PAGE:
Terrorism

US blasts «unconscionable» Taliban attack in Afghanistan

The US State Department on Monday described last week's Taliban attack in northern Afghanistan as «unconscionable,» but stressed America has no intention of giving up on the country despite more than 15 years of brutal war.

Afghan activists pay tribute to the victims of a Taliban attack on an army base at a memorial on the Wazir Akbar Khan hilltop in Kabul on April 23, 2017 © (AFP)

Afghan activists pay tribute to the victims of a Taliban attack on an army base at a memorial on the Wazir Akbar Khan hilltop in Kabul on April 23, 2017 © (AFP)

KABUL - The US State Department on Monday described last week's Taliban attack in northern Afghanistan as "unconscionable," but stressed America has no intention of giving up on the country despite more than 15 years of brutal war.

State Department spokesman Mark Toner said more than 100 Afghan soldiers were killed and more than 60 others were wounded in Friday's attack on an army base outside the northern city of Mazar-i-Sharif.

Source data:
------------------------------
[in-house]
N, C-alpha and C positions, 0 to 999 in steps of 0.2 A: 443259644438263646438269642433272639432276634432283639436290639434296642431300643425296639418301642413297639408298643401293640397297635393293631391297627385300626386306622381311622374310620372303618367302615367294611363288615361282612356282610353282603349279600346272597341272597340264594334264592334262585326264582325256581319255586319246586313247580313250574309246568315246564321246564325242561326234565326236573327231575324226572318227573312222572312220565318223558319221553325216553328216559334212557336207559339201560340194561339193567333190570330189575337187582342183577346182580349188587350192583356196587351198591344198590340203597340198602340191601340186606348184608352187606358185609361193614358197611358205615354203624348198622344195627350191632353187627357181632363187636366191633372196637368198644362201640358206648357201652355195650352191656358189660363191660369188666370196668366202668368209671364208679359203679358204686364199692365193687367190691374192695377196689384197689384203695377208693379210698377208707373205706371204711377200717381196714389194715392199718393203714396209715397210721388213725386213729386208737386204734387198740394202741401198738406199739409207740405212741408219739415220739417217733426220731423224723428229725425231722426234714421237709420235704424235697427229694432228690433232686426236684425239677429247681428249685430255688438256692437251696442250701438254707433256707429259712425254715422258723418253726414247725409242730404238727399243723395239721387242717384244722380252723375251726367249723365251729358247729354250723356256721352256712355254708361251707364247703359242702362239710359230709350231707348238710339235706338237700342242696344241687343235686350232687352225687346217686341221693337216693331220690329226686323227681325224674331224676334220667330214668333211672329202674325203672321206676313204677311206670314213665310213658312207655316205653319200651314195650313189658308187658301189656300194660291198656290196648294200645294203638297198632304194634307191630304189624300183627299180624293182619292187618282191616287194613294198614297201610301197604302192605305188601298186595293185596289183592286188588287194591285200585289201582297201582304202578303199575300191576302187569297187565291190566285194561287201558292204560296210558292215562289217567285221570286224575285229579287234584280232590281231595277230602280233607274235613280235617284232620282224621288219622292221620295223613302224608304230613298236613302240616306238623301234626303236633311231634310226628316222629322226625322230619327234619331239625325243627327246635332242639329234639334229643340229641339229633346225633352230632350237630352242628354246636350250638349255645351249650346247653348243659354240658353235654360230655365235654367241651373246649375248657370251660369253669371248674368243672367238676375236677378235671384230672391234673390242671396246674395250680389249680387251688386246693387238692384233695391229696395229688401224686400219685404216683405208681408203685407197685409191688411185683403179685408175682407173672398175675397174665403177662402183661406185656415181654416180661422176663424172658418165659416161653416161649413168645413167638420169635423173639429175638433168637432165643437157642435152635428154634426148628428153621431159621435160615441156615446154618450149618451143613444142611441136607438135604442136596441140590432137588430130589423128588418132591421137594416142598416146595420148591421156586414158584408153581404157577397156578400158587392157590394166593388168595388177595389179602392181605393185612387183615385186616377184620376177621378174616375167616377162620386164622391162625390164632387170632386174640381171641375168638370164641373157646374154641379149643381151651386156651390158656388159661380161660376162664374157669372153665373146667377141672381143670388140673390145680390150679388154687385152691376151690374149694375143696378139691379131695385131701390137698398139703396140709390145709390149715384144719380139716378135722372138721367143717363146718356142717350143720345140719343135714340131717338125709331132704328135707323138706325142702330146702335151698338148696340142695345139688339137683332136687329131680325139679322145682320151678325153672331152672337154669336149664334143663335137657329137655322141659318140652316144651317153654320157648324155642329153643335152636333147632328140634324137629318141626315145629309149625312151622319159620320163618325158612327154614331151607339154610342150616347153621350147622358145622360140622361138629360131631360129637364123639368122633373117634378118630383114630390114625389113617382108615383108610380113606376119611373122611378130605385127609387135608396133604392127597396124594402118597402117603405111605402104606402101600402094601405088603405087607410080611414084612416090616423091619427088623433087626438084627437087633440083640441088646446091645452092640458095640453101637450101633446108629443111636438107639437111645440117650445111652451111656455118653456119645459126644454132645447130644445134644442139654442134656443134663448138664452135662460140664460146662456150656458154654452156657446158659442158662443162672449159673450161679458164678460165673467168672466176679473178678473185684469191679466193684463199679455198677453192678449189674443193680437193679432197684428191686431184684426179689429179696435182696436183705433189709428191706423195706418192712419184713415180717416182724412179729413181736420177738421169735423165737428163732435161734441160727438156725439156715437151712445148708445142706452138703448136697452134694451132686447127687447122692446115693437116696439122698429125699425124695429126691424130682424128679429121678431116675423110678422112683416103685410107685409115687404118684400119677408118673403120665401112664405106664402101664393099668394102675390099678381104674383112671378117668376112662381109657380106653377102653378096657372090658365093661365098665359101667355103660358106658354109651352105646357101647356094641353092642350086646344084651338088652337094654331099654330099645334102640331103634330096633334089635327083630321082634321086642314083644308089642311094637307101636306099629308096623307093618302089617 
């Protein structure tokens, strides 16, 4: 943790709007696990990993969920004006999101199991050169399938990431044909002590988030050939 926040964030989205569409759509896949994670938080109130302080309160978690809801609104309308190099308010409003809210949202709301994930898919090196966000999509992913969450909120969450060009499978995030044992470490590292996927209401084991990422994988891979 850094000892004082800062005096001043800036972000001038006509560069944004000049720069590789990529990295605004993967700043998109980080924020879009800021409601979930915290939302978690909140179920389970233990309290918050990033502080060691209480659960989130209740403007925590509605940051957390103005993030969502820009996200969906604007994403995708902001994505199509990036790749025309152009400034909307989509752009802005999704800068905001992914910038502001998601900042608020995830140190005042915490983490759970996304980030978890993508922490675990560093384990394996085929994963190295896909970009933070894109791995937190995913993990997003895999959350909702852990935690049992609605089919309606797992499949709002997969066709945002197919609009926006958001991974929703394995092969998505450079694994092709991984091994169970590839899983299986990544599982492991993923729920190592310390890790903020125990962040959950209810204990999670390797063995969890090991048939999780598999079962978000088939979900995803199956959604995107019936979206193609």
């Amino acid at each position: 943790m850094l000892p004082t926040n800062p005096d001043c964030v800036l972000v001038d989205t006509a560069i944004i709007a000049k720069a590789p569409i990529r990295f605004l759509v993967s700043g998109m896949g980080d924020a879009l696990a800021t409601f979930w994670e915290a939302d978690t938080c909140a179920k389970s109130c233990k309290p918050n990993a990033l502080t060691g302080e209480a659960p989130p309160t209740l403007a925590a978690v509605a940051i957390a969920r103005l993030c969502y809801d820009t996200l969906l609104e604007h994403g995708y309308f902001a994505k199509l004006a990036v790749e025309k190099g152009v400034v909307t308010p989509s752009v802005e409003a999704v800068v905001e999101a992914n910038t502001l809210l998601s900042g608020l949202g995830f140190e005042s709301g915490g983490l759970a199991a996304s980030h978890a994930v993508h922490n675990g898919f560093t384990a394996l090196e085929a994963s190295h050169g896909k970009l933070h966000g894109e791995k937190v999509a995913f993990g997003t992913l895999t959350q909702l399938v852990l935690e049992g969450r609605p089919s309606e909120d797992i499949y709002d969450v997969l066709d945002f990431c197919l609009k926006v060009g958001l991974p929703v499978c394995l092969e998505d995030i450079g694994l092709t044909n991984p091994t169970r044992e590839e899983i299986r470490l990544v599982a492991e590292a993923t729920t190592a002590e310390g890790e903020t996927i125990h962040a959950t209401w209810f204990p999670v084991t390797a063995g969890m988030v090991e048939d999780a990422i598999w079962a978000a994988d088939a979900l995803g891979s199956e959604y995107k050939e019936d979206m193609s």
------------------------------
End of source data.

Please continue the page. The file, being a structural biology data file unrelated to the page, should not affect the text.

"This was an attack on the soldiers as they were returning from prayer. It was barbaric, it was unconscionable, and we condemn it fully," Toner said.

Toner noted that the Afghan defense minister and his army chief had resigned Monday in the wake of the attack.

"This in no way should convey to the Taliban or anyone else in the region that the US has any intention of walking away from its commitment to the Afghan government and the Afghan people," Toner said.

The exact toll from Friday's assault in the northern province of Balkh remained unclear, with some local officials putting the number of dead alone as high as 130.

The raid, the deadliest-ever by the Taliban on a military base, underscores their growing strength more than 15 years after they were ousted from power.

America has spent approximately $1 trillion in warfighting and reconstruction in Afghanistan since the US-led invasion in late 2001.

Despite ongoing support from NATO troops, Afghan forces continue to struggle to contain a resurgent Taliban and the country's precarious security situation feels like it is dangling by a thread.

US Defense Secretary Jim Mattis warned of "another tough year" in Afghanistan as he arrived on an unannounced visit Monday, hours after his Afghan counterpart Defense Minister Abdullah Habibi and army chief Qadam Shah Shaheem resigned.